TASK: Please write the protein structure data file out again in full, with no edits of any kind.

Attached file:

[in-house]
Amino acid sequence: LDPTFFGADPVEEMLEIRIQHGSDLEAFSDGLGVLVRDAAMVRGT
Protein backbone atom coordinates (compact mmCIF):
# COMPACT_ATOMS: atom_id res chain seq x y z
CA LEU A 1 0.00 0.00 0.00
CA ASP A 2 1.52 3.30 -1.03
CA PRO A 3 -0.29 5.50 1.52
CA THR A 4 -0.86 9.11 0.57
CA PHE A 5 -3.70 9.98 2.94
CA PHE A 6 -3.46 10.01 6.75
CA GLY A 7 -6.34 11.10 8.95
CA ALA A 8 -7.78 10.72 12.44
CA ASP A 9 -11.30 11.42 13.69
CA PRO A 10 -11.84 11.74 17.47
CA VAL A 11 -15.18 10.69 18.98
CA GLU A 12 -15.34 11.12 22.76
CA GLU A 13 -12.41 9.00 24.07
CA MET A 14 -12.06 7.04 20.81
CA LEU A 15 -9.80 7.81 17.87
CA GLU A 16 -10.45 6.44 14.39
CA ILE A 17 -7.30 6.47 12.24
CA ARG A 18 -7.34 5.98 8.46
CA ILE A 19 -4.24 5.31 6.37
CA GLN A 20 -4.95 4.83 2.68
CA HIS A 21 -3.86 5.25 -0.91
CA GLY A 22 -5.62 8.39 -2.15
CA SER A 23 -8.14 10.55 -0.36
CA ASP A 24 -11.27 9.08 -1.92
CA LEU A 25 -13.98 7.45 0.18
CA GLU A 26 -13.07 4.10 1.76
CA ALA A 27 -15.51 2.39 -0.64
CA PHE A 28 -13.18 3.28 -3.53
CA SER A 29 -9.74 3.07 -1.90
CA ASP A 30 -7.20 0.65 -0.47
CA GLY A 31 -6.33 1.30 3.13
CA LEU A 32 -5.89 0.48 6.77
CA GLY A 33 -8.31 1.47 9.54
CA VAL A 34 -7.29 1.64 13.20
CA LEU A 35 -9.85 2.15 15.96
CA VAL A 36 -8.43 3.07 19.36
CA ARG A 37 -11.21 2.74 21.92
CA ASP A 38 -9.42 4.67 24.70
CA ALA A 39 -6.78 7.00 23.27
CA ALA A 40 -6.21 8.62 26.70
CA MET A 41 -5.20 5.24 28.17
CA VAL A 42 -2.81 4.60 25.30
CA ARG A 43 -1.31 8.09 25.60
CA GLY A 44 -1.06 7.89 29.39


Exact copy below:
[in-house]
Amino acid sequence: LDPTFFGADPVEEMLEIRIQHGSDLEAFSDGLGVLVRDAAMVRGT
Protein backbone atom coordinates (compact mmCIF):
# COMPACT_ATOMS: atom_id res chain seq x y z
CA LEU A 1 0.00 0.00 0.00
CA ASP A 2 1.52 3.30 -1.03
CA PRO A 3 -0.29 5.50 1.52
CA THR A 4 -0.86 9.11 0.57
CA PHE A 5 -3.70 9.98 2.94
CA PHE A 6 -3.46 10.01 6.75
CA GLY A 7 -6.34 11.10 8.95
CA ALA A 8 -7.78 10.72 12.44
CA ASP A 9 -11.30 11.42 13.69
CA PRO A 10 -11.84 11.74 17.47
CA VAL A 11 -15.18 10.69 18.98
CA GLU A 12 -15.34 11.12 22.76
CA GLU A 13 -12.41 9.00 24.07
CA MET A 14 -12.06 7.04 20.81
CA LEU A 15 -9.80 7.81 17.87
CA GLU A 16 -10.45 6.44 14.39
CA ILE A 17 -7.30 6.47 12.24
CA ARG A 18 -7.34 5.98 8.46
CA ILE A 19 -4.24 5.31 6.37
CA GLN A 20 -4.95 4.83 2.68
CA HIS A 21 -3.86 5.25 -0.91
CA GLY A 22 -5.62 8.39 -2.15
CA SER A 23 -8.14 10.55 -0.36
CA ASP A 24 -11.27 9.08 -1.92
CA LEU A 25 -13.98 7.45 0.18
CA GLU A 26 -13.07 4.10 1.76
CA ALA A 27 -15.51 2.39 -0.64
CA PHE A 28 -13.18 3.28 -3.53
CA SER A 29 -9.74 3.07 -1.90
CA ASP A 30 -7.20 0.65 -0.47
CA GLY A 31 -6.33 1.30 3.13
CA LEU A 32 -5.89 0.48 6.77
CA GLY A 33 -8.31 1.47 9.54
CA VAL A 34 -7.29 1.64 13.20
CA LEU A 35 -9.85 2.15 15.96
CA VAL A 36 -8.43 3.07 19.36
CA ARG A 37 -11.21 2.74 21.92
CA ASP A 38 -9.42 4.67 24.70
CA ALA A 39 -6.78 7.00 23.27
CA ALA A 40 -6.21 8.62 26.70
CA MET A 41 -5.20 5.24 28.17
CA VAL A 42 -2.81 4.60 25.30
CA ARG A 43 -1.31 8.09 25.60
CA GLY A 44 -1.06 7.89 29.39